Tuesday, February 22, 2011

What Children Can Teach Us About Learning

I am always inspired by the following quote by Thomas Szasz, an American psychiatrist and academic:

"Every act of conscious learning requires the willingness to suffer an injury to one’s self-esteem. That is why young children, before they are aware of their own self-importance, learn so easily; and why older persons, especially if vain or important, cannot learn at all."

This quote, very simply, summarizes what children can teach us about learning. Learning involves letting go of our ‘ego’ and the notion that I know it all.

Anybody who has a child and/or has observed children learning knows that children learn at rocket speed! What makes children good learners?

Intuitive - It has been proved that children start learning in the womb. They can recognize their mother's smell and voice much before they are out into this world. They probably learn because they are 'programmed' in a certain way to help themselves. To be safe and secure in the big world, an unborn child learns to identify her mother before she can see her. So, learning comes to children quite naturally and children preserve this intuitiveness or the natural ability to learn.

Curious - The curiosity of a child is unbeatable! They keep throwing questions at you from the minute they start speaking. They want to know everything about everything. At 2 years of age, my daughter's favourite words were, in broken Hindi, 'Je Kya Hai' meaning 'What is this?’ She asked me this question about everything she saw without blinking an eyelid! Even though, not all her questions got her answers, she always wanted to know more. As she grew older, the questions changed from ‘what’ to ‘why’ but they kept on coming! Through the child’s eye, everything is worth exploring and nothing is ordinary.

Enthusiastic - The enthusiasm of children is unquestionable. They have endless energy and passion and this energy transcends every activity they undertake. Children are also spontaneous. They don't plan everything they want to learn. They do not worry about the future and are happy to live enthusiastically in the moment. Children like to think and solve problems and they believe they can solve any problem! They never question their own ability and are always enthusiastic to learn. In a class of 4-year olds, ask who all can paint and see the number of hands that rise. Repeat the same question with a group of 20-year olds and see the difference!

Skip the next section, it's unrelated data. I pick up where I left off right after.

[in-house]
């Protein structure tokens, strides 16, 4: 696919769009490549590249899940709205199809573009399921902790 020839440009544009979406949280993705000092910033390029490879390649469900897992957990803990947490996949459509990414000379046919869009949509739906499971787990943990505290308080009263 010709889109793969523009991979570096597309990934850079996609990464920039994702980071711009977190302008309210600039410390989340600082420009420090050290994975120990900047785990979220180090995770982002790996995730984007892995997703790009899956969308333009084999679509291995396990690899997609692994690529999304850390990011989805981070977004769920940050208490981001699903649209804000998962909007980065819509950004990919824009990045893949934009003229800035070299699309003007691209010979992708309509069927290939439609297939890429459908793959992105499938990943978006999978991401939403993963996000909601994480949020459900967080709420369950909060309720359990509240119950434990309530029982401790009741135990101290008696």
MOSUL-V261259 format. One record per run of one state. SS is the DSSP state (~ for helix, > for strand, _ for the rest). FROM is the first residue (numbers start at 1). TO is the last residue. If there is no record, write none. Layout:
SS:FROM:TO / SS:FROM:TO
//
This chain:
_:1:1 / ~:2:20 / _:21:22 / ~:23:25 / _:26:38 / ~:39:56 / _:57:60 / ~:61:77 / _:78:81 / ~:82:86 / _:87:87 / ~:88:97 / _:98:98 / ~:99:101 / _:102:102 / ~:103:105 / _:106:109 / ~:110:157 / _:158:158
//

Courageous - Children have a lot of courage and they are not afraid to fail and learn from mistakes. I remember, as a child, I was extremely enthusiastic about learning how to cycle. Countless falls did not deter me from trying yet one more time until I perfected the fine skill of speed and balance. Children always keep trying and never give up. This courage generates self-confidence and helps them become ambitious. Ask any child what they want to grow up to be and pat come fearless responses - astronauts, movie stars, doctors, scientists, artists etc. Their dreams are always big.

Observant - Children are blank slates and they are open to learning from others. They consciously and unconsciously model behaviour that they observe and like. There is a deep intensity with which children observe their role-models. And most learning involves just this deep observation and no formal instructions. When my daughter was 3 years old, she had already learnt how to tie a saree (an Indian 9-yard dress) using my dupatta (a long stole). She would also ensure that she carried a small handbag on her shoulders, wore my mother-in-law's sandals and walked out of the house saying 'Bye. I am going to the office. See you in the evening!’ And I never taught her any of this!

In order to be successful, adults should learn these qualities from children. The world perhaps needs more ‘childish’ learners!

Watch this TED video by child prodigy Adora Svitak. Adora says the world needs "childish" thinking: bold ideas, wild creativity and especially optimism. Kids' big dreams deserve high expectations, she says, starting with grownups' willingness to learn from children as much as to teach.